Investing with borrowed money is not for everyone; your odds are as good as those of Witzig’s since you will be landing on top of Mr. Market’s fort and you will face a much larger garrison in this case. If your 85 man assault party is neutralized, you still owe for them and potentially for much more.??Read??Fisher Investments news??and press releases to learn more about less risky ways to invest.

Risks ‘ the what ifs

Lets take a look at some of the questions that you should be asking and how I answered them at the time.

The first question to ask would be: What if we had another real estate, stock market or economic collapse? At the time, the odds were very low and it was a bearable risk in my opinion.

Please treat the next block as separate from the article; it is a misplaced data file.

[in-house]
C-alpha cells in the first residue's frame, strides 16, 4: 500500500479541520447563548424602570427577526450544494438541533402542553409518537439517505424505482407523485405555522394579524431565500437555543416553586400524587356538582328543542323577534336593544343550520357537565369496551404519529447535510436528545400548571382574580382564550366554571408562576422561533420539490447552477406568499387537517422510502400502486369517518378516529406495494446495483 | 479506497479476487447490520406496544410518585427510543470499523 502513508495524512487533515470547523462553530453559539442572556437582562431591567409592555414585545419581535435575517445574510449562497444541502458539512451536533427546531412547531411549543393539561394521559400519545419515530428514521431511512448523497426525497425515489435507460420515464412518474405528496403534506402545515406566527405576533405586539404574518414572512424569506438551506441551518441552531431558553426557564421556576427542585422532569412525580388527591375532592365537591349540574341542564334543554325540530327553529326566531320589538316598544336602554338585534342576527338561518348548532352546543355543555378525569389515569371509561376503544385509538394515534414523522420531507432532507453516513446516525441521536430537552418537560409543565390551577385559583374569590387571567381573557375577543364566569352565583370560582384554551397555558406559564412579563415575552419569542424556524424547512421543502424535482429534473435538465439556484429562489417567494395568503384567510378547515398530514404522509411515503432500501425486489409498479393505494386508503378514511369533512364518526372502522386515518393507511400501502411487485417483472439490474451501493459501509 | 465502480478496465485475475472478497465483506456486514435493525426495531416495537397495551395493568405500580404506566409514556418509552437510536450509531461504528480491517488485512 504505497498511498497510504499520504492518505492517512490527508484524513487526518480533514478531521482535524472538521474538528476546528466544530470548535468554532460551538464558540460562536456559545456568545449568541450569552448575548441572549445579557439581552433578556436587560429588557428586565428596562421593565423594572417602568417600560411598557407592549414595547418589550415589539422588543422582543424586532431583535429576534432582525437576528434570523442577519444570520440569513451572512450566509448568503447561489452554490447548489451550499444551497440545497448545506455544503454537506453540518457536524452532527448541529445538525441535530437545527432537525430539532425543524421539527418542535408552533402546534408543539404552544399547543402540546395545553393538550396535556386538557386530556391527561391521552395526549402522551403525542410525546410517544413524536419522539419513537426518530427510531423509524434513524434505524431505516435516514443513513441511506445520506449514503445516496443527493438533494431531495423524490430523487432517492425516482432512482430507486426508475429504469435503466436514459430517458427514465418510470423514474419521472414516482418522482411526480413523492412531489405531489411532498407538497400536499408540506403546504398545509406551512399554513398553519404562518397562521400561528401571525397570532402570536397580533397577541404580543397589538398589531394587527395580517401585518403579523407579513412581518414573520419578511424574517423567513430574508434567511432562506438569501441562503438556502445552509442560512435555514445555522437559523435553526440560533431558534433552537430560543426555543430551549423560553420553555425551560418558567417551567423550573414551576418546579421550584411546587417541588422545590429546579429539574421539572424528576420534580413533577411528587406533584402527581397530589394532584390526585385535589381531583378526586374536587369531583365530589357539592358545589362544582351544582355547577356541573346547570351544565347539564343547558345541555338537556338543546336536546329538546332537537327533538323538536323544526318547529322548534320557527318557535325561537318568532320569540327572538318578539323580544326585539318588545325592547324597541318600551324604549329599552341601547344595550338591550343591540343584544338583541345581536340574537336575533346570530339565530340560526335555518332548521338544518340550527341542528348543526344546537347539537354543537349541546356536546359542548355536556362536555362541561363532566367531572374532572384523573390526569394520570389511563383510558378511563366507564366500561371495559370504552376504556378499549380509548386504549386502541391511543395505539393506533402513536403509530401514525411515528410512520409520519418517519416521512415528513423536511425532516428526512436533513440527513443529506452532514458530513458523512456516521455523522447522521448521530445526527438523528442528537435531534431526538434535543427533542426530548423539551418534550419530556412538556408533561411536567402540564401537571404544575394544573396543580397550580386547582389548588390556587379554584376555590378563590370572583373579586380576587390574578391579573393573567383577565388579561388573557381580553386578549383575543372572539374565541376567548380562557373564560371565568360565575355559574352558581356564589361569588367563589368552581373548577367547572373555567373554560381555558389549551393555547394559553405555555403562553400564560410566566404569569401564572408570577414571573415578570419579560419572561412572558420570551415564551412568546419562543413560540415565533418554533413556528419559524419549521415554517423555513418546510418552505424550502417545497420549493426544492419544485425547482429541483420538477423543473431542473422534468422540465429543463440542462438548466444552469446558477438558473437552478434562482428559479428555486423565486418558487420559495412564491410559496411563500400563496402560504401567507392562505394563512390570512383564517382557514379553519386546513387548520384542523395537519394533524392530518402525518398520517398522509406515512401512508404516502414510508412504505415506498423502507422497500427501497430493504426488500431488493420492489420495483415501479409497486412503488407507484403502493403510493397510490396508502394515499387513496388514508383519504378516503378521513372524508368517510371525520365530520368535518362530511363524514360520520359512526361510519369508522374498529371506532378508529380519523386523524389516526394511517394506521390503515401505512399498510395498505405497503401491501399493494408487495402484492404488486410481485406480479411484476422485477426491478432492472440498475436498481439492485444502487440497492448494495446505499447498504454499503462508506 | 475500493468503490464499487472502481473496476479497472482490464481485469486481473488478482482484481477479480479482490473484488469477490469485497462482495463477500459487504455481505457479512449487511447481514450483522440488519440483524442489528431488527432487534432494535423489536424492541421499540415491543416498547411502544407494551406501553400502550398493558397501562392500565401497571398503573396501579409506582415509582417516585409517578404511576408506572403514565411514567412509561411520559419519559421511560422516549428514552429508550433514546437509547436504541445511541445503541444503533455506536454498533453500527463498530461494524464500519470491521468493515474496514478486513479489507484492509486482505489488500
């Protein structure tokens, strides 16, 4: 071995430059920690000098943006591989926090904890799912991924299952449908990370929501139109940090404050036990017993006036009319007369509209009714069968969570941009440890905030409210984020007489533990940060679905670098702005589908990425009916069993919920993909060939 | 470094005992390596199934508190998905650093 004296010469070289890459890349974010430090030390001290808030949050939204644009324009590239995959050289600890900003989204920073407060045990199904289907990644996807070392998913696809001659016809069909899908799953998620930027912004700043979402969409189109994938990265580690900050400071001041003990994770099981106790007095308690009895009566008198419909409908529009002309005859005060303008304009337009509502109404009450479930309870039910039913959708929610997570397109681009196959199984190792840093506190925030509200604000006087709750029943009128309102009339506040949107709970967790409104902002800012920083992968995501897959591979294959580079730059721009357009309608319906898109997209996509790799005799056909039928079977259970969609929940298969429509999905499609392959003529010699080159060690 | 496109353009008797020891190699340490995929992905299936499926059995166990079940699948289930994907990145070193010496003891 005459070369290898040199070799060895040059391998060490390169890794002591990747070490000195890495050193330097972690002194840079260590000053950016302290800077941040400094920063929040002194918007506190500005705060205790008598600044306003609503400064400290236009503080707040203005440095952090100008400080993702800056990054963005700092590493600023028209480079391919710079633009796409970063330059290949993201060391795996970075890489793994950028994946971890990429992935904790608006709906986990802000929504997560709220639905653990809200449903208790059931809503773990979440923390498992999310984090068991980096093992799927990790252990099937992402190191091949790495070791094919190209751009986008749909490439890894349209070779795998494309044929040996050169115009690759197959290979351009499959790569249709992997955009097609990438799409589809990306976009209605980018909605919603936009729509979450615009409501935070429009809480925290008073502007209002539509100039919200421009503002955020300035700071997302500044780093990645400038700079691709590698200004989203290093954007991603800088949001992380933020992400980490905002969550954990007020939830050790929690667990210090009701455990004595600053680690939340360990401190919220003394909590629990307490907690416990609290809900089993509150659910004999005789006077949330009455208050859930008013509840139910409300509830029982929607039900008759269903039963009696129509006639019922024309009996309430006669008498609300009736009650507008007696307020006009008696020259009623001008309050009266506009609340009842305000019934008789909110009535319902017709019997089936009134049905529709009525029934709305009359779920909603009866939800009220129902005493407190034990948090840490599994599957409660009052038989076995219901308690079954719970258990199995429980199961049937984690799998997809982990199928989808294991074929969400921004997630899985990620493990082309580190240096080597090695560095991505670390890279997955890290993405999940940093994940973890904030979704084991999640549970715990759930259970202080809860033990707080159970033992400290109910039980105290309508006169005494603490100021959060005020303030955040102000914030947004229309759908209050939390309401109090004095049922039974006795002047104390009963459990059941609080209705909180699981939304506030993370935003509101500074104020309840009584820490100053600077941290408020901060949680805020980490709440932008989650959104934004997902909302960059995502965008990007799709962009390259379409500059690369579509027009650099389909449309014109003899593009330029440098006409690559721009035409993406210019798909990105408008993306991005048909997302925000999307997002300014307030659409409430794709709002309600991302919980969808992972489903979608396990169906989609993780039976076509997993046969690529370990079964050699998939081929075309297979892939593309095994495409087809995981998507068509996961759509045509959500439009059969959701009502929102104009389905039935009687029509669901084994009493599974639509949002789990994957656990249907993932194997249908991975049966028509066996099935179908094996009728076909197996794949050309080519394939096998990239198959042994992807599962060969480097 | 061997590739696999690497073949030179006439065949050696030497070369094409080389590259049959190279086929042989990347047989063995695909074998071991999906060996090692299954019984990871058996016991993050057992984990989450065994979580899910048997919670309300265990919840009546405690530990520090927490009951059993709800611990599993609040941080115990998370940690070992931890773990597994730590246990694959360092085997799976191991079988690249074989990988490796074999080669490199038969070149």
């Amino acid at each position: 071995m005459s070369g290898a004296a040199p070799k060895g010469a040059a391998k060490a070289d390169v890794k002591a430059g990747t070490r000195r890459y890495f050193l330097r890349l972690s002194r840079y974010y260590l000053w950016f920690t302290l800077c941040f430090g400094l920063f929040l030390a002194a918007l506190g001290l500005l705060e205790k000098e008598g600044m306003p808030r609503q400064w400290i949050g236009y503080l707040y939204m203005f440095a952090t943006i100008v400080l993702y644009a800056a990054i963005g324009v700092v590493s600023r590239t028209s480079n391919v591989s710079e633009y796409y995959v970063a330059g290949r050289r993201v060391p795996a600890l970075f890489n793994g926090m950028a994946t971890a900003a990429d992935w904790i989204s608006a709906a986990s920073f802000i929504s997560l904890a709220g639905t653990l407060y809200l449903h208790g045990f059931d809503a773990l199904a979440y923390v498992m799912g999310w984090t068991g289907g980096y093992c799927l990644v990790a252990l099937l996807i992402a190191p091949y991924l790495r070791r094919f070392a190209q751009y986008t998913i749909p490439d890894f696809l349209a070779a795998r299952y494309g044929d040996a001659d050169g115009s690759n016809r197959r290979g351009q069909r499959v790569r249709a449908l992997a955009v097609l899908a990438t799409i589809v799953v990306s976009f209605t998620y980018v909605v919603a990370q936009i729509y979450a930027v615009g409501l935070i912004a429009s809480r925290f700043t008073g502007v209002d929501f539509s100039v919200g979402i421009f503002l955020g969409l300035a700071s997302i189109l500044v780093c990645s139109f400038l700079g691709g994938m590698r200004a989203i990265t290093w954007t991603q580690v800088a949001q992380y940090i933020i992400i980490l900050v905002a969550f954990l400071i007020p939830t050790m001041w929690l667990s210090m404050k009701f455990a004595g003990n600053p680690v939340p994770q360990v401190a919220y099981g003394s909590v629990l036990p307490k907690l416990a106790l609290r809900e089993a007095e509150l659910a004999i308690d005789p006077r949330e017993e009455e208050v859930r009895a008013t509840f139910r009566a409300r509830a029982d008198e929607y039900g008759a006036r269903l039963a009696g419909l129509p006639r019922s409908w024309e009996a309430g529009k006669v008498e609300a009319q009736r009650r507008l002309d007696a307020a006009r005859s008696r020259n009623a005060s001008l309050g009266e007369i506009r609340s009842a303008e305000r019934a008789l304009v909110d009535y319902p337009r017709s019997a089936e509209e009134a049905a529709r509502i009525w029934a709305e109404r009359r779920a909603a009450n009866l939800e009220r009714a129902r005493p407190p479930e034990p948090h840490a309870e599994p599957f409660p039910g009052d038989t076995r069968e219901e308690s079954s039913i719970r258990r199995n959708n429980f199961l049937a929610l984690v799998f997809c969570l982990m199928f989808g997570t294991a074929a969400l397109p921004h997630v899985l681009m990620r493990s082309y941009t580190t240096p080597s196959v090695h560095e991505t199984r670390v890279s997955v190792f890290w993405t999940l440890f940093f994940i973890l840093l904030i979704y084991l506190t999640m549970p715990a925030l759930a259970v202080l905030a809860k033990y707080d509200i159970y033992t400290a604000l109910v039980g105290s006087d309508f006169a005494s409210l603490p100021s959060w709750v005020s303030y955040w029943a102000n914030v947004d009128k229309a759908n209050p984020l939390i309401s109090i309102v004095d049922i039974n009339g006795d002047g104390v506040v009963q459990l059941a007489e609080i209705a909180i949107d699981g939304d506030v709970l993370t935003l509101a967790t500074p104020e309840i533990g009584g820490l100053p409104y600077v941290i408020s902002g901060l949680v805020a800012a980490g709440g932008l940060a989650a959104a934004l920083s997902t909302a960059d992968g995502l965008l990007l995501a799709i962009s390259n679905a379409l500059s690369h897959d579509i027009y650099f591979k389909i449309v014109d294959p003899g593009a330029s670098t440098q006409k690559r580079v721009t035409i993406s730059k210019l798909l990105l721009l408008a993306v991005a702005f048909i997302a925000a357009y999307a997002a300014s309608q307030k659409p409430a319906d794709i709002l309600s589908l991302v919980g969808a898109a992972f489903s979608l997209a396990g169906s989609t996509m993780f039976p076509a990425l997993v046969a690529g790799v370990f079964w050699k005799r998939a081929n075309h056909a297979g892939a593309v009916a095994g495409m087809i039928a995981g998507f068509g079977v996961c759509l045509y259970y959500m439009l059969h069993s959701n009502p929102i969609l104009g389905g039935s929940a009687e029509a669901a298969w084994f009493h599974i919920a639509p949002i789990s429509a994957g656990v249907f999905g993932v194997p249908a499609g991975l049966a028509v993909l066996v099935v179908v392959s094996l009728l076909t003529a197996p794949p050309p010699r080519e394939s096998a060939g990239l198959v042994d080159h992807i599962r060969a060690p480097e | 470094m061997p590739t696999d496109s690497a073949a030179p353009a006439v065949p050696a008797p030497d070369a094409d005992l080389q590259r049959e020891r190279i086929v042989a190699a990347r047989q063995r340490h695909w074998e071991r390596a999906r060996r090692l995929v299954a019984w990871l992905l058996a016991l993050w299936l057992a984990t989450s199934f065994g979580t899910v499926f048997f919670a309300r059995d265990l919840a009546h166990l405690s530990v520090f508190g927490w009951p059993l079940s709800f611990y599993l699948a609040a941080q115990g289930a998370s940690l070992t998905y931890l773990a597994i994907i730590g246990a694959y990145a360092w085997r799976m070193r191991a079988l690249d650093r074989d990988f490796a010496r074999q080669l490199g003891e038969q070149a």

When I started my HELOC portfolio the recovery was underway. The European central bank had announced its $1 billion euro bailout fund putting debt worries temporarily to rest and the Fed followed with QE2 not long after. The risk trade was on and it was the perfect time for this venture since interest rates weren’t expected to move anytime soon.

The second question to ask would be: What if I lost my job? The chance of losing my job was expected to be very low until the end of 2011. In the event of a job loss, the odds of total loss were very low as I was slowly netting gains.

Even though investing almost exclusively in oil and gas stocks is viewed by many as suicidal. I kept my risks low ‘relatively speaking’ by sticking to what I understand best, by avoiding investing in drill punts (companies drilling in exotic places with a minor chance of striking oil i.e. lottery tickets) and international players for obvious reasons (Yemen, Tunisia anyone?). I focused and still do on the politically stable Canadian companies which own attractive land and production.